Chapter XI.—The evil and daring deeds done by Georgius 510 in Alexandria.
Athanasius having thus escaped the bloodstained hands of his adversaries, Georgius, who was truly another wolf, was entrusted with authority over the flock. He treated the sheep with more cruelty than wolf, or bear, or leopard could have shewn. He compelled young women who had vowed perpetual virginity, not only to disown the communion of Athanasius, but also to anathematize the faith of the fathers. The agent in his cruelty was Sebastianus, an officer in command of troops. He ordered a fire to be kindled in the centre of the city, and placed the virgins, who were stripped naked, close to it, commanding them to deny the faith. Although they formed a most sorrowful and pitiable spectacle for believers as well as for unbelievers, they considered that all these dishonours conferred the highest honour on them; and they joyfully received the blows inflicted on them on account of their faith. All these facts shall be more clearly narrated by their own pastor.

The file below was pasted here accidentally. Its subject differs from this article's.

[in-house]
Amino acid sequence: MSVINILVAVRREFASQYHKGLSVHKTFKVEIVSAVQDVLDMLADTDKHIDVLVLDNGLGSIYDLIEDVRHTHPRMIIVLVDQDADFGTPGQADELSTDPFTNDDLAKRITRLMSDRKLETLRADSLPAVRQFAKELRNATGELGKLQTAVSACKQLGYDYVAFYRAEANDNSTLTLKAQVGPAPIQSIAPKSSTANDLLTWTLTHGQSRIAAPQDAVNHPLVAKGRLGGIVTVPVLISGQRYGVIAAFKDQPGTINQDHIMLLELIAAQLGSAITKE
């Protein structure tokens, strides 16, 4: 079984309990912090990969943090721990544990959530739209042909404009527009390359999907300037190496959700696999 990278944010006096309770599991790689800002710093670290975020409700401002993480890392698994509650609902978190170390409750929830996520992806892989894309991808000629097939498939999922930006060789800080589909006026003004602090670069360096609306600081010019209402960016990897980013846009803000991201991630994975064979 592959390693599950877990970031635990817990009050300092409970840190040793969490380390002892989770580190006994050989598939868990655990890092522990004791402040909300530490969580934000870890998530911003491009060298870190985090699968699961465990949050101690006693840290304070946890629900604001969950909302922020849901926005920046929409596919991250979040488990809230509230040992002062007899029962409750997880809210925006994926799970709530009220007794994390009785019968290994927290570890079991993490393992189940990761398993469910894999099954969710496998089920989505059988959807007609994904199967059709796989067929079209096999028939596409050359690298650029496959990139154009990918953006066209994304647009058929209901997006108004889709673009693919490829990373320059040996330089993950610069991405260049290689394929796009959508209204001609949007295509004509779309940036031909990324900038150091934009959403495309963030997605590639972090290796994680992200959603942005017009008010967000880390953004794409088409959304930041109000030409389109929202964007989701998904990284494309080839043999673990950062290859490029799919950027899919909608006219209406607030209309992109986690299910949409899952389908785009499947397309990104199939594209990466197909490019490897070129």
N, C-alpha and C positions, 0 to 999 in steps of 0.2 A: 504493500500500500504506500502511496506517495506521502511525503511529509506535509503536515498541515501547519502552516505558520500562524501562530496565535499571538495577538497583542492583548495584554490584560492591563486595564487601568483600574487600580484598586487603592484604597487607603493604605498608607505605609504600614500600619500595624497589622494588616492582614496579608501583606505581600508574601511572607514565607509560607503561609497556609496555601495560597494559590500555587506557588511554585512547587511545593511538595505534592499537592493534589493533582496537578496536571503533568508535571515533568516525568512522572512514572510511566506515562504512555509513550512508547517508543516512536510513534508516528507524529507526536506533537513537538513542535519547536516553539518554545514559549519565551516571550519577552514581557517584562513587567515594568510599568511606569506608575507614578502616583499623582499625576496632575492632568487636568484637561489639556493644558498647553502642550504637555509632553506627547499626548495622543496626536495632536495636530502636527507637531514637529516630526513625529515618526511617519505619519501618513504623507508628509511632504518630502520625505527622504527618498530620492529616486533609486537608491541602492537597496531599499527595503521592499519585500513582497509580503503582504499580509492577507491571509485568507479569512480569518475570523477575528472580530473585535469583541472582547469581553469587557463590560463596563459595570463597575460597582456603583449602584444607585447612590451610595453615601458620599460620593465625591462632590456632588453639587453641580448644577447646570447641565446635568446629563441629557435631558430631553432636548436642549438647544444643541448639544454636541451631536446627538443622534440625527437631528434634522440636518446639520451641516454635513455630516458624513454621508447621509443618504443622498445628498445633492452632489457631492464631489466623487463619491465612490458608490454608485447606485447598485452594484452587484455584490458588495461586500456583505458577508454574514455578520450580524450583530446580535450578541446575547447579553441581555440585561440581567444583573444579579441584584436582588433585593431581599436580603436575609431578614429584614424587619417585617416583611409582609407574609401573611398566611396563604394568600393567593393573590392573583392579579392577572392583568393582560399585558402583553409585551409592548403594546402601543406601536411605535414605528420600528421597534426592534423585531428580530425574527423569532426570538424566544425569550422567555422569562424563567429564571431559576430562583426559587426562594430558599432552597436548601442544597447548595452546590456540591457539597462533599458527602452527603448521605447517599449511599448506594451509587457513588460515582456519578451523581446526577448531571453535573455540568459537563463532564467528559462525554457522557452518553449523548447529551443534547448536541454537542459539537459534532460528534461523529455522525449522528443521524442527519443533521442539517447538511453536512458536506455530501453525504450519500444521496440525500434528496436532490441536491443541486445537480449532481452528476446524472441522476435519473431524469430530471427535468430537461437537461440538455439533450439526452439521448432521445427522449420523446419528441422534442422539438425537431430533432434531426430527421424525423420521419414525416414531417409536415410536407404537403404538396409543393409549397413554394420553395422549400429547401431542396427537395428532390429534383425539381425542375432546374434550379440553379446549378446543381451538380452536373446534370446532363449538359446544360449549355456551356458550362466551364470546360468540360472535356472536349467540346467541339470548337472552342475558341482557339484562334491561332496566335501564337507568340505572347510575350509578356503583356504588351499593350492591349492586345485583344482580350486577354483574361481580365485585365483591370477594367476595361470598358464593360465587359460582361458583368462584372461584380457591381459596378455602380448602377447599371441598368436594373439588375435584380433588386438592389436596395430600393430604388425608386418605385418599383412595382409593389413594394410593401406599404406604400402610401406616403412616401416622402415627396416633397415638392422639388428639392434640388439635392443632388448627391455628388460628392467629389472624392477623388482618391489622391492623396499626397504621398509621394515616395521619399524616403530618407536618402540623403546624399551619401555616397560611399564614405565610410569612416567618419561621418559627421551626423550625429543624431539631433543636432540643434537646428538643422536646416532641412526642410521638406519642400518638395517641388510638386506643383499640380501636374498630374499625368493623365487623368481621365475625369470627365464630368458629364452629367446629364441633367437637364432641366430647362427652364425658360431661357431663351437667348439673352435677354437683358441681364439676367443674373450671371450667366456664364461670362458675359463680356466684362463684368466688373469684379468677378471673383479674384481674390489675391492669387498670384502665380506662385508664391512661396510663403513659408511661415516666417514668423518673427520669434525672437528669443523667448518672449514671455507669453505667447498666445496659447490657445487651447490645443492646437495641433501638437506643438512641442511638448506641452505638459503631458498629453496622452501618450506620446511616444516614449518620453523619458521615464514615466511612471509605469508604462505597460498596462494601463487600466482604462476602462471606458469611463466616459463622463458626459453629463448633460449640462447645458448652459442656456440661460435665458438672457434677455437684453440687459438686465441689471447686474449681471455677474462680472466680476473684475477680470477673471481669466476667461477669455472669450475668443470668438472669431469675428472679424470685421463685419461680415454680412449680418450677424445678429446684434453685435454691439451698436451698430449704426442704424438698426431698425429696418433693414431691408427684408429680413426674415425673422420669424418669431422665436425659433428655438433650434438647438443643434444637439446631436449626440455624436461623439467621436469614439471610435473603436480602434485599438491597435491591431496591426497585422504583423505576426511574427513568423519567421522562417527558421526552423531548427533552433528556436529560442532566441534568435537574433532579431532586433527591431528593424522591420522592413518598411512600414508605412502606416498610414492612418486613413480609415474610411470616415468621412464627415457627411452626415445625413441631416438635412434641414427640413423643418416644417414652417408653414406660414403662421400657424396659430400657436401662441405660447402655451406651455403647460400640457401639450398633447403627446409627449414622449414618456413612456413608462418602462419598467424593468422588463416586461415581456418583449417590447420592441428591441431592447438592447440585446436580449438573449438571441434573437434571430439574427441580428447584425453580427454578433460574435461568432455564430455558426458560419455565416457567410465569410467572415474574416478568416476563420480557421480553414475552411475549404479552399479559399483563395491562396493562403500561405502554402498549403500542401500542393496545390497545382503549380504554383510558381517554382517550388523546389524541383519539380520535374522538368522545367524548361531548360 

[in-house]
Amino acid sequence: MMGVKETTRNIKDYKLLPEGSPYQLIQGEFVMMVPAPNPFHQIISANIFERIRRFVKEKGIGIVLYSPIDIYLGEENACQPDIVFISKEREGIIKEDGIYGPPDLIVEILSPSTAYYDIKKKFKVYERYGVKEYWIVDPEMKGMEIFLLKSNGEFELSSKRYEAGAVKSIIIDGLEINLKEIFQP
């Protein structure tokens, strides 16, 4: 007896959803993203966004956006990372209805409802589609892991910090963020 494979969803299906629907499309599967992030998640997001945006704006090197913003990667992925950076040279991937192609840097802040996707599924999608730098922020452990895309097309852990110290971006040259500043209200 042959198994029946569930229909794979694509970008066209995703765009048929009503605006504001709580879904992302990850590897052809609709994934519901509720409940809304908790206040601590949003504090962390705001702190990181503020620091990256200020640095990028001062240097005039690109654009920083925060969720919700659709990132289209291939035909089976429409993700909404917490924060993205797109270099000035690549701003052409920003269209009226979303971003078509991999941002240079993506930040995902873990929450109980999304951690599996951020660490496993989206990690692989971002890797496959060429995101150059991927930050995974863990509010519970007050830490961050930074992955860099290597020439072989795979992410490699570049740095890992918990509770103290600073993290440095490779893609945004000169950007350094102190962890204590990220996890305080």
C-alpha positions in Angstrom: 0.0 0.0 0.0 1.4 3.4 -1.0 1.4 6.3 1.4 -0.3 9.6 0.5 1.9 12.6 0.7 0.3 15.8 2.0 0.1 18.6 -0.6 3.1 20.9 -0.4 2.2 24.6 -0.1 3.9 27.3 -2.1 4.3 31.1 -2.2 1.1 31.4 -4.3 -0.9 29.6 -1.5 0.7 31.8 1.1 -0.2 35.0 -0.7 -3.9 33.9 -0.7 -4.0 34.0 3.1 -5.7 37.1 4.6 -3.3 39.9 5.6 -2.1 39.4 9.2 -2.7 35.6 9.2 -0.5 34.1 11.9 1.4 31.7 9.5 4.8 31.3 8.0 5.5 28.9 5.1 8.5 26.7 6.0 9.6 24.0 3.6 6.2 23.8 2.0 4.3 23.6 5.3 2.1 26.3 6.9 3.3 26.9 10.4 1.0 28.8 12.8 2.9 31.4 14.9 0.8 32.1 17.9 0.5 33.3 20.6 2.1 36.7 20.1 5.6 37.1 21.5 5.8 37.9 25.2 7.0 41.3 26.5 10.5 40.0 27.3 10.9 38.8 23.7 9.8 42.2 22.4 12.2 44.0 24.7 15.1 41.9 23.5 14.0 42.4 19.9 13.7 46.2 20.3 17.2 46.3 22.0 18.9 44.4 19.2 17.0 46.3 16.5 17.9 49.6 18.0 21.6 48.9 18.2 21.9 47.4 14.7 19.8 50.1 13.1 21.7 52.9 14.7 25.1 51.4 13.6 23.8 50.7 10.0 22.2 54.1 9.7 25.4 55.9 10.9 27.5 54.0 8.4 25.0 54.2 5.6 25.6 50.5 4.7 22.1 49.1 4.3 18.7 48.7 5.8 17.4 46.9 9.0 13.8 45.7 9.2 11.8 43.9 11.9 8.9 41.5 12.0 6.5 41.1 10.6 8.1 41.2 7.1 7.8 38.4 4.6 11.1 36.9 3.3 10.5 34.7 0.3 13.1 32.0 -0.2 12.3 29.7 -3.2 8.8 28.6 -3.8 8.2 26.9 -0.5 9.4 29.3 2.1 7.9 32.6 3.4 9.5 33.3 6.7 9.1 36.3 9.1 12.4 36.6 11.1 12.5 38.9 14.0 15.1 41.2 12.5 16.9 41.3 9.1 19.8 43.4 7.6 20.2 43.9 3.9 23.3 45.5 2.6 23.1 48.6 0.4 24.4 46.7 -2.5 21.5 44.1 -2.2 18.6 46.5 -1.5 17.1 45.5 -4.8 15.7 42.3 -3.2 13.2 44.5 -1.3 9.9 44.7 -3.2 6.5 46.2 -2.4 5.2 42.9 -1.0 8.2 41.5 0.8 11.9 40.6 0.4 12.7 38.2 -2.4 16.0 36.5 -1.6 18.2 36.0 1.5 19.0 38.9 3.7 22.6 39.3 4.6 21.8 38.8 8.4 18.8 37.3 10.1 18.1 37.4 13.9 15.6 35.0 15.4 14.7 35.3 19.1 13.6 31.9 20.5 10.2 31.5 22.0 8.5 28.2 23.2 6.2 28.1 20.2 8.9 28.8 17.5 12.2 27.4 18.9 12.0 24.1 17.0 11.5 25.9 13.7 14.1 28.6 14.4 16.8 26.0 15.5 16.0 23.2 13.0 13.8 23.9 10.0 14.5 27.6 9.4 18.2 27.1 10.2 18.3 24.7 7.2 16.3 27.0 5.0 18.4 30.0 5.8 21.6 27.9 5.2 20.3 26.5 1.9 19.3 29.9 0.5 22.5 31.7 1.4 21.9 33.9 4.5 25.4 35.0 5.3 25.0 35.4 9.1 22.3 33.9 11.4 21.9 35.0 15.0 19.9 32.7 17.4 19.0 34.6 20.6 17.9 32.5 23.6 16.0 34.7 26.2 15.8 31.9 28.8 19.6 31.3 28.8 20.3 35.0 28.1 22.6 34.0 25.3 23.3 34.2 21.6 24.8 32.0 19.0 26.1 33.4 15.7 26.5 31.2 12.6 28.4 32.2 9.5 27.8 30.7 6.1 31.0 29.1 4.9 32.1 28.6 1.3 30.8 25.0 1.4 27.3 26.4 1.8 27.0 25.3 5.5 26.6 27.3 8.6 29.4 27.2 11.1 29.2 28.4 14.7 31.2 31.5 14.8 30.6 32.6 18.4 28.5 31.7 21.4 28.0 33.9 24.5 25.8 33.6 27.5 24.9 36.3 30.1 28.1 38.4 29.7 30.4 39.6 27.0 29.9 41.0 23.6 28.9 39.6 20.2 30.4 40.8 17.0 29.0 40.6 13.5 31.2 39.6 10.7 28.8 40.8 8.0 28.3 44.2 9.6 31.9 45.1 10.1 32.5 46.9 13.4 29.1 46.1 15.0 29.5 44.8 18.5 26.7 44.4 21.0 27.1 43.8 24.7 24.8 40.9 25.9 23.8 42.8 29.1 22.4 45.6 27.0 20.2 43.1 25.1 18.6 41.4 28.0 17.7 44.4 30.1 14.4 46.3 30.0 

“About Lent, Georgius returned from Cappadocia, and added to the evils which he had been taught by our enemies. After the Easter week virgins were cast into prison, bishops were bound and dragged away by the soldiers, the homes of widows and of orphans were pillaged, robbery and violence went on from house to house, and the Christians during the darkness of night were seized and torn away from their dwellings. Seals were fixed on many houses. The brothers of the clergy were in peril for their brothers sake. These cruelties were very atrocious, but still more so were those which were subsequently perpetrated. In the week following the holy festival of Pentecost, the people who were keeping a fast came out to the cemetery 511 to pray, because they all renounced any communion with Georgius. This vilest of men was informed of this circumstance, and he incited Sebastianus the military commander, a Manichean 512 , to attack the people; and, accordingly, on the Lords day itself he rushed upon them with a large body of armed soldiers wielding naked swords, and bows, and arrows. He found but few Christians in the act of praying, for most of them had retired on account of the lateness of the hour. Then he did such deeds as might be expected from one who had lent his ears to such teachers. He ordered a large fire to be lighted, and the virgins to be brought close to it, and then tried to compel them to declare themselves of the Arian creed. When he perceived that they were conquering, and giving no heed to the fire, he ordered them to be stripped naked, and to be beaten until their faces for a long while were scarcely recognisable. He then seized forty men, and inflicted on them a new kind of torture. He ordered them to be scourged with branches of palm-trees, retaining their thorns; and by these their flesh was so lacerated that some because of the thorns fixed fast in them had again and again to put themselves under the surgeons hand; others were not able to bear the agony and died. All who survived, and also the virgins, were then banished to the Greater Oasis. They even refused to give up the bodies of the dead to their kinsfolk for burial, but flung them away unburied, and hid them just as they pleased, in order that it might appear that they had nothing to do with these cruel transactions, and were ignorant of them. But they were deceived in this foolish expectation: for the friends of the slain, while they rejoiced at the faithfulness of the deceased, deeply lamented the loss of the corpses, and spread abroad a full account of the cruelty that had been perpetrated.